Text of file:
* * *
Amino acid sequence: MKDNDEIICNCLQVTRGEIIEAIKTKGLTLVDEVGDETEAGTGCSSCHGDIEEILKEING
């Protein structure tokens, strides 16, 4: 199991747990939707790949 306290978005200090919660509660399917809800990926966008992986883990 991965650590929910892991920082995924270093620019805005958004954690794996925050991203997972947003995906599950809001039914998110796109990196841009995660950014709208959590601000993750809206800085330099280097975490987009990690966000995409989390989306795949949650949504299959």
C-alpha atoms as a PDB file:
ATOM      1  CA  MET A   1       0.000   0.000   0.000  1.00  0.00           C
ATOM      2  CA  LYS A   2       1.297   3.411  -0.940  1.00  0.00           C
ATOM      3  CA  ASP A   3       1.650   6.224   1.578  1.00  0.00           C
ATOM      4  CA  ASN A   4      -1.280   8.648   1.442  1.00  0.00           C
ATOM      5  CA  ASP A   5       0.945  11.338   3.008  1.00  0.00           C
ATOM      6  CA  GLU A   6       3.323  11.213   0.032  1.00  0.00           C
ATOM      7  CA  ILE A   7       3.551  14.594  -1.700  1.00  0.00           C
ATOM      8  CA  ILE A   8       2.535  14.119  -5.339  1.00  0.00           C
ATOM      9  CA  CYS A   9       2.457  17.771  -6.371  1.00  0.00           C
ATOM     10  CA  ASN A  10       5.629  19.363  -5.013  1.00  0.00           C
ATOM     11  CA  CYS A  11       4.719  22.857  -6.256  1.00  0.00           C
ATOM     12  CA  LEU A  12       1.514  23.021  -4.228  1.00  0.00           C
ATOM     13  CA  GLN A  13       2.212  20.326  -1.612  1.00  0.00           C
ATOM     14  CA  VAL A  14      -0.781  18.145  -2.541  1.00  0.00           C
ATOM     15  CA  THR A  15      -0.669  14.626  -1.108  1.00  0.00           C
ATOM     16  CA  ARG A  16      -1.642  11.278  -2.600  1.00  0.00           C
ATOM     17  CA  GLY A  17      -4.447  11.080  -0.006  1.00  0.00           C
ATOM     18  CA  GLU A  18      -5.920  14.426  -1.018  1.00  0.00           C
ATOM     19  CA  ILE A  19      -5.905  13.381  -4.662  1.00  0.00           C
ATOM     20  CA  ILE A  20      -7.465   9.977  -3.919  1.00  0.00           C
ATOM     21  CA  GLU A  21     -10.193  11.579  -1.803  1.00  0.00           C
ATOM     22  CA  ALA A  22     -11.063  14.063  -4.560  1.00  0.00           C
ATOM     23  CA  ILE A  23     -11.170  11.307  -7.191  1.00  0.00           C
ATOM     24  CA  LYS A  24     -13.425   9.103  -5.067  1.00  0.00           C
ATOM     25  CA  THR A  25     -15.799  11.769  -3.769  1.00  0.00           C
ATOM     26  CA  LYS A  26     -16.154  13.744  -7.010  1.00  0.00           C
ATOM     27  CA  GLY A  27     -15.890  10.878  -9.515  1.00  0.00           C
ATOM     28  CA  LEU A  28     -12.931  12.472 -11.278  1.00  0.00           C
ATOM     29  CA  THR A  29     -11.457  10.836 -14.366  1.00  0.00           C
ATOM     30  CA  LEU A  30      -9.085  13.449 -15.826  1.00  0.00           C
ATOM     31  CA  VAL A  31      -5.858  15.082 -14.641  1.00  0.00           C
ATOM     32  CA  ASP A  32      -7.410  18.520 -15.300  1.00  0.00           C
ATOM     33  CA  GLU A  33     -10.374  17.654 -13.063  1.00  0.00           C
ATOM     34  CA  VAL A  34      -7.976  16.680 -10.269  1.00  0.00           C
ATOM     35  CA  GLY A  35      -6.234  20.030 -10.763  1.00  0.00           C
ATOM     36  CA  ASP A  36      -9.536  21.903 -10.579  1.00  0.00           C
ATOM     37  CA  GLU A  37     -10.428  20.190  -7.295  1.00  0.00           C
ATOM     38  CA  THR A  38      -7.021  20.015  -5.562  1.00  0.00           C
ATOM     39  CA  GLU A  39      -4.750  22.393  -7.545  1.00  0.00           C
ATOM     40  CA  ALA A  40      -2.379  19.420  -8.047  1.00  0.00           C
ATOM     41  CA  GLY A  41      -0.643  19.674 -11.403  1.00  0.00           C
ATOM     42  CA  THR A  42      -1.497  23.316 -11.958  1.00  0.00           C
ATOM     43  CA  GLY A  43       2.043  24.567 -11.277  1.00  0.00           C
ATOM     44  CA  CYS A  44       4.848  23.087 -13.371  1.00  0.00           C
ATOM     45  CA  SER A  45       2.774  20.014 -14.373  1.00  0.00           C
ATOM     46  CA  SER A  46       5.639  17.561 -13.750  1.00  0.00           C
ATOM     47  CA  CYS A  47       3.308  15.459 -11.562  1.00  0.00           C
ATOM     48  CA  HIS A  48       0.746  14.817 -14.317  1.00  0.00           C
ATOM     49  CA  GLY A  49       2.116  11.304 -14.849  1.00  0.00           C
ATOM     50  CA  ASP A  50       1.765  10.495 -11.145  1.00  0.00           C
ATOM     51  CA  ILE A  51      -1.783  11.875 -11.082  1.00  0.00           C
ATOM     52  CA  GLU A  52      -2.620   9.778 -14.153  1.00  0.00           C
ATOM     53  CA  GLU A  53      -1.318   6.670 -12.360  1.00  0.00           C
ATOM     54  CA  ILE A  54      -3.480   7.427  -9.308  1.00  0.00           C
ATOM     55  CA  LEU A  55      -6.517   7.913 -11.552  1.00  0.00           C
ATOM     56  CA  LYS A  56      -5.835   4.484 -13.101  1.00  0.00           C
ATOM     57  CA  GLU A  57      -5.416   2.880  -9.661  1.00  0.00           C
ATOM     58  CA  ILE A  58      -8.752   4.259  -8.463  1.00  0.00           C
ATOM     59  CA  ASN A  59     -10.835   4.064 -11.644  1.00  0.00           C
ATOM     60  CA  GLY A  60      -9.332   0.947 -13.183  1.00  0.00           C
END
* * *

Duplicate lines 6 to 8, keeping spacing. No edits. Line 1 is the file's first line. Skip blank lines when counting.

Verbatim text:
ATOM      3  CA  ASP A   3       1.650   6.224   1.578  1.00  0.00           C
ATOM      4  CA  ASN A   4      -1.280   8.648   1.442  1.00  0.00           C
ATOM      5  CA  ASP A   5       0.945  11.338   3.008  1.00  0.00           C